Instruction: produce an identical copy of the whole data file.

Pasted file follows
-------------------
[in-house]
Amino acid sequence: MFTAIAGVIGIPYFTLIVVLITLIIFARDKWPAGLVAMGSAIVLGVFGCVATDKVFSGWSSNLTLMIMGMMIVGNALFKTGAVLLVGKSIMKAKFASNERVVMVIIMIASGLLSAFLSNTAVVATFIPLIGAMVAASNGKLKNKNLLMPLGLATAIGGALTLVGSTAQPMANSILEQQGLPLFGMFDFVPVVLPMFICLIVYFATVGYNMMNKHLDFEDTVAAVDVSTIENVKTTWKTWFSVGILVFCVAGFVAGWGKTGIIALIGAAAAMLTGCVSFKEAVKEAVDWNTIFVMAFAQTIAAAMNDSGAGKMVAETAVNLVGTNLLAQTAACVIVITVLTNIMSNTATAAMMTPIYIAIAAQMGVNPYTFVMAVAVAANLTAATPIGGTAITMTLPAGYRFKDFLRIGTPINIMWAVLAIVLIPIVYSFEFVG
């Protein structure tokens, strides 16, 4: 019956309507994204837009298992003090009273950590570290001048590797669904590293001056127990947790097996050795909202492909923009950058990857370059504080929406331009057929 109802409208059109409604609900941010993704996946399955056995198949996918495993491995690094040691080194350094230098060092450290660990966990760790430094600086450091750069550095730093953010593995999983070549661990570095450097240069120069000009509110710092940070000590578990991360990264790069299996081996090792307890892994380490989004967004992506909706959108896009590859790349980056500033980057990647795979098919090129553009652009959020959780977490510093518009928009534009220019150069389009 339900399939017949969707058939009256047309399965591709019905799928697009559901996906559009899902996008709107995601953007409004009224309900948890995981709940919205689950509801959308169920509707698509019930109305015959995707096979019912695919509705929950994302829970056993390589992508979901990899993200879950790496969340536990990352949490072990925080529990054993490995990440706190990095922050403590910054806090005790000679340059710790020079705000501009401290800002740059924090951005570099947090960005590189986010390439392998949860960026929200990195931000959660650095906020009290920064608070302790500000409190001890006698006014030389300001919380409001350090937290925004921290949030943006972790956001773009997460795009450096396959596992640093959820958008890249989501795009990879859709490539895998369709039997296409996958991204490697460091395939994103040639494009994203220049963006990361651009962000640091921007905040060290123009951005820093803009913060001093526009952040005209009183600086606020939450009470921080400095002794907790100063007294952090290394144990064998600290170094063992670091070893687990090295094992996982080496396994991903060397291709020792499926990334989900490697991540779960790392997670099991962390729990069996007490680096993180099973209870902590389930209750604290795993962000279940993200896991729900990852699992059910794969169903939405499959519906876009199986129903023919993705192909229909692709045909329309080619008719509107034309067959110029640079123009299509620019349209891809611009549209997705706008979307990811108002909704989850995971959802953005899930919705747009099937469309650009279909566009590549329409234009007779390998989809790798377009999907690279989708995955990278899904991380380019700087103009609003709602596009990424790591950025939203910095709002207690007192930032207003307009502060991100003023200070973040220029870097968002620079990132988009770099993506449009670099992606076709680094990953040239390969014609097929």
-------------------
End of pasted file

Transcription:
[in-house]
Amino acid sequence: MFTAIAGVIGIPYFTLIVVLITLIIFARDKWPAGLVAMGSAIVLGVFGCVATDKVFSGWSSNLTLMIMGMMIVGNALFKTGAVLLVGKSIMKAKFASNERVVMVIIMIASGLLSAFLSNTAVVATFIPLIGAMVAASNGKLKNKNLLMPLGLATAIGGALTLVGSTAQPMANSILEQQGLPLFGMFDFVPVVLPMFICLIVYFATVGYNMMNKHLDFEDTVAAVDVSTIENVKTTWKTWFSVGILVFCVAGFVAGWGKTGIIALIGAAAAMLTGCVSFKEAVKEAVDWNTIFVMAFAQTIAAAMNDSGAGKMVAETAVNLVGTNLLAQTAACVIVITVLTNIMSNTATAAMMTPIYIAIAAQMGVNPYTFVMAVAVAANLTAATPIGGTAITMTLPAGYRFKDFLRIGTPINIMWAVLAIVLIPIVYSFEFVG
């Protein structure tokens, strides 16, 4: 019956309507994204837009298992003090009273950590570290001048590797669904590293001056127990947790097996050795909202492909923009950058990857370059504080929406331009057929 109802409208059109409604609900941010993704996946399955056995198949996918495993491995690094040691080194350094230098060092450290660990966990760790430094600086450091750069550095730093953010593995999983070549661990570095450097240069120069000009509110710092940070000590578990991360990264790069299996081996090792307890892994380490989004967004992506909706959108896009590859790349980056500033980057990647795979098919090129553009652009959020959780977490510093518009928009534009220019150069389009 339900399939017949969707058939009256047309399965591709019905799928697009559901996906559009899902996008709107995601953007409004009224309900948890995981709940919205689950509801959308169920509707698509019930109305015959995707096979019912695919509705929950994302829970056993390589992508979901990899993200879950790496969340536990990352949490072990925080529990054993490995990440706190990095922050403590910054806090005790000679340059710790020079705000501009401290800002740059924090951005570099947090960005590189986010390439392998949860960026929200990195931000959660650095906020009290920064608070302790500000409190001890006698006014030389300001919380409001350090937290925004921290949030943006972790956001773009997460795009450096396959596992640093959820958008890249989501795009990879859709490539895998369709039997296409996958991204490697460091395939994103040639494009994203220049963006990361651009962000640091921007905040060290123009951005820093803009913060001093526009952040005209009183600086606020939450009470921080400095002794907790100063007294952090290394144990064998600290170094063992670091070893687990090295094992996982080496396994991903060397291709020792499926990334989900490697991540779960790392997670099991962390729990069996007490680096993180099973209870902590389930209750604290795993962000279940993200896991729900990852699992059910794969169903939405499959519906876009199986129903023919993705192909229909692709045909329309080619008719509107034309067959110029640079123009299509620019349209891809611009549209997705706008979307990811108002909704989850995971959802953005899930919705747009099937469309650009279909566009590549329409234009007779390998989809790798377009999907690279989708995955990278899904991380380019700087103009609003709602596009990424790591950025939203910095709002207690007192930032207003307009502060991100003023200070973040220029870097968002620079990132988009770099993506449009670099992606076709680094990953040239390969014609097929």